If you already have a few PPC campaigns running, we recommend going over these existing campaigns to check their status and see how they’re performing using Kinetic. This can be a great way to get a firm grasp on how Kinetic works because you’ll be able to experiment with campaigns you’ve already set up. Kinetic allows for a deeper understanding of campaign performance, so there’s likely information to be gleaned from your existing campaigns.
3. Set up some of our recommended campaign types.
If you’re having difficulty determining how to start setting up Amazon PPC campaigns, we’ve got you covered with several predetermined models. In this video, we walk you through six helpful campaigns for beginners. Each campaign covered has a specific intention and goal in mind that can help you quickly get up to speed on how to utilize the platform. From there, you can either implement our recommended campaign types or adapt them to best suit your own particular needs.
Using these strategies within Kinetic, sellers can gain a better understanding of how to do Amazon PPC with the ultimate goal of improving visibility on their products and driving more sales.
On January 1st Amazon released three new features in sponsored products, Dynamic Bidding, Bid Adjustments, and Placements. Among a variety of benefits, these new features led the Viral Launch R&D team to a major discovery. This discovery has resulted in the development of a new PPC bidding/optimization strategy that is driving incredible results for sellers implementing the strategy properly. It’s important to note that this is one of many strategies we use and you can employ, and it really depends on the product and the market as to which one works best.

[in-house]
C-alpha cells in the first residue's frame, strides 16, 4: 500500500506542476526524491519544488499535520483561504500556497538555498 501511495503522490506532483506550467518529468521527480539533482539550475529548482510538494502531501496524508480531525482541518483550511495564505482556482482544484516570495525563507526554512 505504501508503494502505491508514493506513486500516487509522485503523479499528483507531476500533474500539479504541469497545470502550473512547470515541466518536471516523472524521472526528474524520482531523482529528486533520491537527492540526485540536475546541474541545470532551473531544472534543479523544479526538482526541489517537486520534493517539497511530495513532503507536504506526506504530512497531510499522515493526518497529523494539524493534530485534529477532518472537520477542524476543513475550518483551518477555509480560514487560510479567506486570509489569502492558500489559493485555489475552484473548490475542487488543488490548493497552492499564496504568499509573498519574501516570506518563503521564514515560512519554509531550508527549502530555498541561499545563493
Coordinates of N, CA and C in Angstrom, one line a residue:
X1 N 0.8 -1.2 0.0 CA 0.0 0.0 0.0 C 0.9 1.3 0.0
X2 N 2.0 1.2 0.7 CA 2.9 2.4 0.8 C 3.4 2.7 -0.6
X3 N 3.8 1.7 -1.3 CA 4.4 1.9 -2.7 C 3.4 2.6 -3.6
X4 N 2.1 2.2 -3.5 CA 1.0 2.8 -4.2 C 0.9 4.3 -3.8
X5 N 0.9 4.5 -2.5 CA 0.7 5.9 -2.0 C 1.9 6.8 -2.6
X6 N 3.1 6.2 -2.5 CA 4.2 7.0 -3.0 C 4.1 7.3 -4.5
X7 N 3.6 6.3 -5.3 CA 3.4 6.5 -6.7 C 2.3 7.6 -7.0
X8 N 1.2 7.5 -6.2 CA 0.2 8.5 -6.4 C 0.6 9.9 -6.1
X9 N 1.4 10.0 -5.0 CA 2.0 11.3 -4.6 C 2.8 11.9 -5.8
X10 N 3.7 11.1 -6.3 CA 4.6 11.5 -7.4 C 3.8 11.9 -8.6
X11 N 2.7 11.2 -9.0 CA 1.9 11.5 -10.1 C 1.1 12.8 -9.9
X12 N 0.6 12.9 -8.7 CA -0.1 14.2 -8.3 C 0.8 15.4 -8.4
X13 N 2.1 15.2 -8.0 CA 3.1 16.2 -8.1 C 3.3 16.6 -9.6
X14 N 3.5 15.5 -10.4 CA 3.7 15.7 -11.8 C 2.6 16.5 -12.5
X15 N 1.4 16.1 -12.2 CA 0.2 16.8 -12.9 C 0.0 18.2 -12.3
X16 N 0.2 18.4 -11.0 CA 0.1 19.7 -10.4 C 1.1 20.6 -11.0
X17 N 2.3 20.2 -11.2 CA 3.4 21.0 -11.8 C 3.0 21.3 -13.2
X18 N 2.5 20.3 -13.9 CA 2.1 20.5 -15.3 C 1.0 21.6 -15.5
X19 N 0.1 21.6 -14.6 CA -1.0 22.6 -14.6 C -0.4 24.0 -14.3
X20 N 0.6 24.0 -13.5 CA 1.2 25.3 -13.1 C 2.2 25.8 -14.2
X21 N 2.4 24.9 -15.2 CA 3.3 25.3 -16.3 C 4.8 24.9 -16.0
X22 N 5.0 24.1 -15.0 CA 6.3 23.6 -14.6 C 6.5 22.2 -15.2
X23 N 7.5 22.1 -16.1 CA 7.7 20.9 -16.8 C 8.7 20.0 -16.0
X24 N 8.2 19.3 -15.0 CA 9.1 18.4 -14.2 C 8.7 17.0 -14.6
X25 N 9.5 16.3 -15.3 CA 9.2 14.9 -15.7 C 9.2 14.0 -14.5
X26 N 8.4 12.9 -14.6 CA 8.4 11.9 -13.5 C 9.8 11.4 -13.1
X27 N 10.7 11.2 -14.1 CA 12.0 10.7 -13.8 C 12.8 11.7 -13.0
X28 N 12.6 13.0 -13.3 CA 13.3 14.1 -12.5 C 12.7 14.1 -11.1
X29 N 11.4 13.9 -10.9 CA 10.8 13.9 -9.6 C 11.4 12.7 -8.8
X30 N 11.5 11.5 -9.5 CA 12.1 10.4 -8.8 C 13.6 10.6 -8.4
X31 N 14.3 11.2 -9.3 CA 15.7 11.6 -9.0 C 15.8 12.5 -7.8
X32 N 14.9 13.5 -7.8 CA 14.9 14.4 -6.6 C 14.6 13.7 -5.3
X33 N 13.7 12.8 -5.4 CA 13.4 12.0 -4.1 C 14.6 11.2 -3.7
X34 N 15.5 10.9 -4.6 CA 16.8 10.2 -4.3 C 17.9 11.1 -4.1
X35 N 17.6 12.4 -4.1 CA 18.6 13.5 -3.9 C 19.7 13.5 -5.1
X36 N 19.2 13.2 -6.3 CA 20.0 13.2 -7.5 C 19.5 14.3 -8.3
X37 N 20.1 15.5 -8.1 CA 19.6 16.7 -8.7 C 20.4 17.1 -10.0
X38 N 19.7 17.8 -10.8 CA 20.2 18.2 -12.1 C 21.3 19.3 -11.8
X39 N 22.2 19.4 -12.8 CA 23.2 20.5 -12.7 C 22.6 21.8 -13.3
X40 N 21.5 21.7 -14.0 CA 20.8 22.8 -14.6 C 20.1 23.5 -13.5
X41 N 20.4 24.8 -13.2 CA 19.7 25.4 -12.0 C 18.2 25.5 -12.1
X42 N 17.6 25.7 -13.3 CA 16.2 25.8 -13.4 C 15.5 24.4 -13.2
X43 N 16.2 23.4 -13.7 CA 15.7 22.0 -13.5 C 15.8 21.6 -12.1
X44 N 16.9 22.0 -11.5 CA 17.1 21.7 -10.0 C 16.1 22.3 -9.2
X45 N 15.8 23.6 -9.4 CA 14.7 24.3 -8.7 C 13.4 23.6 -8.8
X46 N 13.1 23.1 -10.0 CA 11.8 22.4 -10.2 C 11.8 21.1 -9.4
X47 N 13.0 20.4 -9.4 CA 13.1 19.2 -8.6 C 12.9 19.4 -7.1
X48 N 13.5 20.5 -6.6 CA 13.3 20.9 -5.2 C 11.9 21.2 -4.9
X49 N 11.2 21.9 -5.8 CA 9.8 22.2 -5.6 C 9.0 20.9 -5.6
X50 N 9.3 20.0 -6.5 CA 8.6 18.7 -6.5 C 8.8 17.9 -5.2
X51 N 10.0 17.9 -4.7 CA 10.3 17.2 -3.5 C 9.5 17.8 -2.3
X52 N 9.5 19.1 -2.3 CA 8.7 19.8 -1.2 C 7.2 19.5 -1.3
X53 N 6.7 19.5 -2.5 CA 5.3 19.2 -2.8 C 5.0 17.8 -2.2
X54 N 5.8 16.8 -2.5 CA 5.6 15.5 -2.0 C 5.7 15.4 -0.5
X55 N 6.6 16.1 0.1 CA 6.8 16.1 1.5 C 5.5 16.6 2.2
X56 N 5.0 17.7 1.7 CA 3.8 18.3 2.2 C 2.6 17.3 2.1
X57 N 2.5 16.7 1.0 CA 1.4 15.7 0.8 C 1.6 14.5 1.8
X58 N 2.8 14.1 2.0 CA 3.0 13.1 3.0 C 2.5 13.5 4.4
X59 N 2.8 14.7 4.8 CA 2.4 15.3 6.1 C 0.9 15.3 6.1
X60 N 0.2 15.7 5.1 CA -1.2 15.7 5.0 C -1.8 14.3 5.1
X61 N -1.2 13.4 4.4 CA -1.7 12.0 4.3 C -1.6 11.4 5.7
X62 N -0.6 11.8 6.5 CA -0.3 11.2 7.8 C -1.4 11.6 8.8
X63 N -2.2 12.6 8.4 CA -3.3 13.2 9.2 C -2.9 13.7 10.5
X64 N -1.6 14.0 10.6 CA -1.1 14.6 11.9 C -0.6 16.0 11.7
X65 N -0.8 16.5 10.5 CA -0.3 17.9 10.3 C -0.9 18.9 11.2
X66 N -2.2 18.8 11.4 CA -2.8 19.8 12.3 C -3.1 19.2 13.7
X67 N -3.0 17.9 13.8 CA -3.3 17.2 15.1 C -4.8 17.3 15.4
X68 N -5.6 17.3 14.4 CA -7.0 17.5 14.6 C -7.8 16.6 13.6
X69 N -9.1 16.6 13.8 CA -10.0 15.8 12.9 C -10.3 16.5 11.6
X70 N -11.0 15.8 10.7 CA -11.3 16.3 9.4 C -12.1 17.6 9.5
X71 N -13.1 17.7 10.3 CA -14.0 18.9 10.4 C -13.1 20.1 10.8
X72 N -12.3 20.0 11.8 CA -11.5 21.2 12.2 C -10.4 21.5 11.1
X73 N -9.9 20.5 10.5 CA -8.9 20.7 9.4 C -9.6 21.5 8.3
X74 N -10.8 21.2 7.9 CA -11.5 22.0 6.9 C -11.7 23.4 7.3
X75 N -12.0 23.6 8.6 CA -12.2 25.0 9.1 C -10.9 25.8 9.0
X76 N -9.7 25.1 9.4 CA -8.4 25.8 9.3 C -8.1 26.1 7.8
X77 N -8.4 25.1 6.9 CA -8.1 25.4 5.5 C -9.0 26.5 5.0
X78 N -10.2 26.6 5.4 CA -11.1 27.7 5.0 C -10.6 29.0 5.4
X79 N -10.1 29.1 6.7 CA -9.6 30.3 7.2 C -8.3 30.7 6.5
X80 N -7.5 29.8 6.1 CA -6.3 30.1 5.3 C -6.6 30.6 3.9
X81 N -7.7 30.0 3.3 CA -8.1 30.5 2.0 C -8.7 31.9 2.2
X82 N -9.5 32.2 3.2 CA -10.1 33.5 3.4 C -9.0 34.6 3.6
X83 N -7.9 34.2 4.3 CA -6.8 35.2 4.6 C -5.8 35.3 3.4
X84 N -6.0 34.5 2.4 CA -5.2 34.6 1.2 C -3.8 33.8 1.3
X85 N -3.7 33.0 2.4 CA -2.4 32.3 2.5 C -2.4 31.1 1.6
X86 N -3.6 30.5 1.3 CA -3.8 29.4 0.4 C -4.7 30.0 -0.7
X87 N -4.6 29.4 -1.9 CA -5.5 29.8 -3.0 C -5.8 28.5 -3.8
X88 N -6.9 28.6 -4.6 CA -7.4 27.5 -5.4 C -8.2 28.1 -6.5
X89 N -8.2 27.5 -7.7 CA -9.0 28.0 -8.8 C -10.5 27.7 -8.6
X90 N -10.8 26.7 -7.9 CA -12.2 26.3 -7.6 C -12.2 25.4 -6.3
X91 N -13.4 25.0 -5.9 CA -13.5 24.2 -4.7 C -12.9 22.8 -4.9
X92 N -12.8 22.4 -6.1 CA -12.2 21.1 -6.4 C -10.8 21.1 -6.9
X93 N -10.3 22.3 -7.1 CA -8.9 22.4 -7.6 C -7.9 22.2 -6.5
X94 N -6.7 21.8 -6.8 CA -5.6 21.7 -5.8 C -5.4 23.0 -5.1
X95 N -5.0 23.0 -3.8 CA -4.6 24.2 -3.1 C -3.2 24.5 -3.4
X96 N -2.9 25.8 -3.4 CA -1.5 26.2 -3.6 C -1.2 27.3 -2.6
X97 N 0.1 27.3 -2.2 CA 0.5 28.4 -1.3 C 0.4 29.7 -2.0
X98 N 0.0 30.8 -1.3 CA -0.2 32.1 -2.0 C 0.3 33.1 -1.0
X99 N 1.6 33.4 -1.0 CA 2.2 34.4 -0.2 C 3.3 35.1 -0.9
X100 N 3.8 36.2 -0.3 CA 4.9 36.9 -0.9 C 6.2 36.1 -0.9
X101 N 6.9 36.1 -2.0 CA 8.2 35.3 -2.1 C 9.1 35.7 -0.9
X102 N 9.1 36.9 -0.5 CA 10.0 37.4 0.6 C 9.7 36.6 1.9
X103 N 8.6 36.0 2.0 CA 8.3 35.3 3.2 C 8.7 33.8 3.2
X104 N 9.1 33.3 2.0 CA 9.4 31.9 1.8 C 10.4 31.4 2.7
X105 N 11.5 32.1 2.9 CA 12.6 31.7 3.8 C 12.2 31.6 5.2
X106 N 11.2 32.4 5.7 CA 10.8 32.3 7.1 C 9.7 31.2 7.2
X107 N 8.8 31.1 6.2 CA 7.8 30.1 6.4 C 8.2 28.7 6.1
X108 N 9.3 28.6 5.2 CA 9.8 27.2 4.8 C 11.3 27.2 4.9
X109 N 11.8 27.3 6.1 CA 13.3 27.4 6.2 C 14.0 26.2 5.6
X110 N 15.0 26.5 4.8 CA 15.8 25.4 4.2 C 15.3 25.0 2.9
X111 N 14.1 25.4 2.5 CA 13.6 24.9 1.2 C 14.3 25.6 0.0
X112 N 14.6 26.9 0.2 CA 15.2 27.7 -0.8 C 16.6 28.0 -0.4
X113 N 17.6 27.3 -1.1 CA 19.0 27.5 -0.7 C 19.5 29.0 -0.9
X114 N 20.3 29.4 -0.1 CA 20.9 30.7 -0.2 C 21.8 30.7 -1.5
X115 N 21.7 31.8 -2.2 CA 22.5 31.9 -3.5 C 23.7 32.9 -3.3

This post will walk you through the details of this new PPC tactic we’re calling Placement Optimization strategy and how you can begin using Placement Optimization in your PPC campaigns and begin seeing results immediately!
What Are Bid Adjustments & Placements
Performance by Placement
Once in Seller Central, you can click into a campaign and view a new tab titled “Placements.” This new Placements tab provides insights into your campaign’s performance based on where the ad was displayed at the time. Amazon breaks it down into three placement groups: top of search (first page), rest of search, and product pages (defined below).
Top of Search – The top of search (first page) refers to the sponsored products ads at the top row on the first page of search results.
Rest of Search – Rest of search refers to sponsored products ads shown in the middle or at the bottom of search results, and all sponsored products ads in the second page of search results and beyond.